The United Nations Office on Drugs and Crime estimates that Pakistan has 6.7 million drug users. More than four million of them are addicts, amongst the highest number for any country in the world.
Abuse of cannabis and heroin is so rife that experts say it is cheaper to buy narcotics in Pakistan than food. It costs just 50 cents to get a high.
“The way you place an order with Pizza Hut for pizza, it’s even easier than that to place an order for drugs,” says Dr Mohammad Tariq Khan, who has been researching narcotics in Pakistan for more than 20 years.
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Pakistan’s government and law enforcement blames the crisis on the endless flow of narcotics from neighbouring Afghanistan.
The war-torn country is the source of at least 75 percent of the world’s heroin, according to the UNODC, and much of it is trafficked through Pakistan on its way to lucrative foreign markets. Of the 150 tonnes of heroin that enters Pakistan each year, 44 tonnes is consumed locally.
The human cost of this flood of drugs making its way through Pakistan is extreme. On a sweltering Sunday inside a suburban bungalow in Karachi, 14-year-old Mohammad Shehzad is fighting an internal battle.
Shehzad started using hashish when he was nine. When he began detox three months ago, the withdrawal would send him into fits of rage.
Shehzad is living in Karachi’s only drug rehabilitation centre for children. It is run by the Alleviate Addiction Suffering Trust, a private NGO that cares for up to 25 boys at a time.
He says he is committed to staying clean, but his neighborhood is so rife with drug abuse that he has already relapsed several times.
“I tried twice at home to leave drugs but I couldn’t leave it,” he says, sitting on the roof of the drug rehabilitation centre. “I want to go to all those people whom I have hurt, people whose hearts I’ve broken. I want to ask for their forgiveness.”
Most, like Shehzad, are hooked on hashish or glue. But increasingly the staff is seeing children addicted to heroin.
“I can’t even count how many people do drugs in this city,” says Aftab Alam, 21, a former heroin addict who is now an outreach worker with the Trust. “There are so many addicts now. Their lives are destroyed, there are so many who have died.”
Is Pakistan doing enough to stem the flow of narcotics from neighbouring Afghanistan? Share your thoughts with us @AJ101East #PakistanDrugs
By Karishma Vyas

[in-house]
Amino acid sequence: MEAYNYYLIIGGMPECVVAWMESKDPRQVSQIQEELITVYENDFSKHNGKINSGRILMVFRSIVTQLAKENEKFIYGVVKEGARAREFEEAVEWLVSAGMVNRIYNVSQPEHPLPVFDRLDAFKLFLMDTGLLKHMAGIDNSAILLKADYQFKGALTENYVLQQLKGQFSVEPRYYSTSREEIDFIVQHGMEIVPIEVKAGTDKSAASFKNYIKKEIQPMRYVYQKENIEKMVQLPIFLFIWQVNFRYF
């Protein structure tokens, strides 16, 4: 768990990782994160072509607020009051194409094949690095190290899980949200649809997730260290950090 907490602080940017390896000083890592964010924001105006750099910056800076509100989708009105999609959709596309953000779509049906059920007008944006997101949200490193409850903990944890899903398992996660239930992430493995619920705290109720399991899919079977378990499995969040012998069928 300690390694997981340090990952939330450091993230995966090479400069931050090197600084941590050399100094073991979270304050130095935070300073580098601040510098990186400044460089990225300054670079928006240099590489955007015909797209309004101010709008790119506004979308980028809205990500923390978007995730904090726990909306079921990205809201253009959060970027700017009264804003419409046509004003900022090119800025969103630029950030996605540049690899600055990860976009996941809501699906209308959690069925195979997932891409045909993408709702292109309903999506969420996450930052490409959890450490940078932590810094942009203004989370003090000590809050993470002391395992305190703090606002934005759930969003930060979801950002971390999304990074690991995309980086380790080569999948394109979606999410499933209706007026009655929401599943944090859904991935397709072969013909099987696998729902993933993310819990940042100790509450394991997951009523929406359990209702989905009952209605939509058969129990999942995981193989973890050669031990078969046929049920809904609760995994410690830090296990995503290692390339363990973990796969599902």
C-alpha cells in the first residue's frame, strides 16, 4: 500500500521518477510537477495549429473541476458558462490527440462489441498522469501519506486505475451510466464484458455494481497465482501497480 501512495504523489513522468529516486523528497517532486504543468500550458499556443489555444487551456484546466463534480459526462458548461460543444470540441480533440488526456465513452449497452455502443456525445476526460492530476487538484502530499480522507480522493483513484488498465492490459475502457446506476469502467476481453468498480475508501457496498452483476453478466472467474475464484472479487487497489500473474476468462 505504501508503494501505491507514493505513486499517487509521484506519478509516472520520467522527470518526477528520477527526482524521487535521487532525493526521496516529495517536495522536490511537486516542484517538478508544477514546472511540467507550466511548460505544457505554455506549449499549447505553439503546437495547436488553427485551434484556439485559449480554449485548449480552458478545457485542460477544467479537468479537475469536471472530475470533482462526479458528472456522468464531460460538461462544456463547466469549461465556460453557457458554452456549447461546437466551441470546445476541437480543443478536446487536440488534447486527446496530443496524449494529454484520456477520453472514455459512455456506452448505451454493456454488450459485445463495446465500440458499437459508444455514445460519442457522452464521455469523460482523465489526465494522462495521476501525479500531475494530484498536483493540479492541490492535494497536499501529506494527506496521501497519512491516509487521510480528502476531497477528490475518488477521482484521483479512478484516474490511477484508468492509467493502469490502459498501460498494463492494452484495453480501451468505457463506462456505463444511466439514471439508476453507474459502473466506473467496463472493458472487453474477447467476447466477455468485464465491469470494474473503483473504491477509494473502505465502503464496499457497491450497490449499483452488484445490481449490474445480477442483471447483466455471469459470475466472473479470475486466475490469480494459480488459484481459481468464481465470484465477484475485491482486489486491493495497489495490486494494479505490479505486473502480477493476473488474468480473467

“If you don’t talk to me today, I’m going to slit my wrists.”
It was my third visit to the children’s drug rehabilitation centre in Karachi and 14-year-old drug addict, ‘Tariq’ (not his real name), would not let me leave until we talked.
I was interviewing some of the boys in a quiet room to find out about their addiction. Tariq wanted to know why I had not chosen him; why he was not special enough.
It was an emotionally charged atmosphere inside the centre run by the Alleviate Addiction Suffering Trust. Dozens of boys, some as young as eight, were fighting withdrawal and emotional turmoil after giving up their addiction to cannabis, glue, heroin or methamphetamines.
It’s difficult to do justice to children who have so much potential, yet are trapped by a cycle of addiction. It was equally hard to adequately convey the dedication of a handful of men and women who believe in these children so completely.
Many fled physical and sexual abuse at home only to be victimised again on the rough streets of Pakistan. One boy had been sold by his parents to a fish monger who sexually abused him for years. Another child told me his father would pass out, exhausted after beating him.
Many of these children used drugs to suppress their trauma, but now in rehab and stone sober, they had no way to escape their past.
My first day at the centre was overwhelming. About 20 boys were undergoing three months of live-in rehabilitation. Some were still in the initial throws of detox, while others were just beginning to rebuild their lives.
But the boys were not the meek victims of drug abuse I had expected. They were tough and rowdy, running circles around me and the staff with practical jokes and silly stories. Some of them drew pictures of colourful houses and gardens for me.
They could also be unpredictable, playing foosball one minute and collapsing into desperate sobs the next. Some of them would secretly disappear to scratch their arms until they bled. Other boys had violent outbursts, physically attacking the staff and other children over small disputes.
I didn’t know how to begin to tell their stories as a filmmaker, or how to do it without harming them. So when Tariq, the 14-year-old hashish addict, threatened to slit his wrists, I was terrified.
The staff at the centre were remarkable at navigating these emotional minefields. Counsellor Shehla Mazardar told me a boy once stood in front of her with a knife to his own throat, threatening to kill himself if she moved.
From the beginning she told me to be kind but firm. With her endless patience and calm, Mazardar had earned their respect. Many of the boys treated her as an older sister, someone to poke fun at but ultimately to be obeyed.
For six days a week staff like her work with child addicts at the centre, knowing that even after all their effort there is a 70 percent chance that they will relapse into drug abuse. The children were never judged or scolded for this. After all, some of their own parents were drug addicts.
On every level, this story was tough. It’s difficult to do justice to children who have so much potential, yet are trapped by a cycle of addiction. It was equally hard to adequately convey the dedication of a handful of men and women who believe in these children so completely. But that is why this was an important story.
To find out more about the work of the children’s rehabilitation centre run by the AAS Trust, click here to visit their website.
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Source: Al Jazeera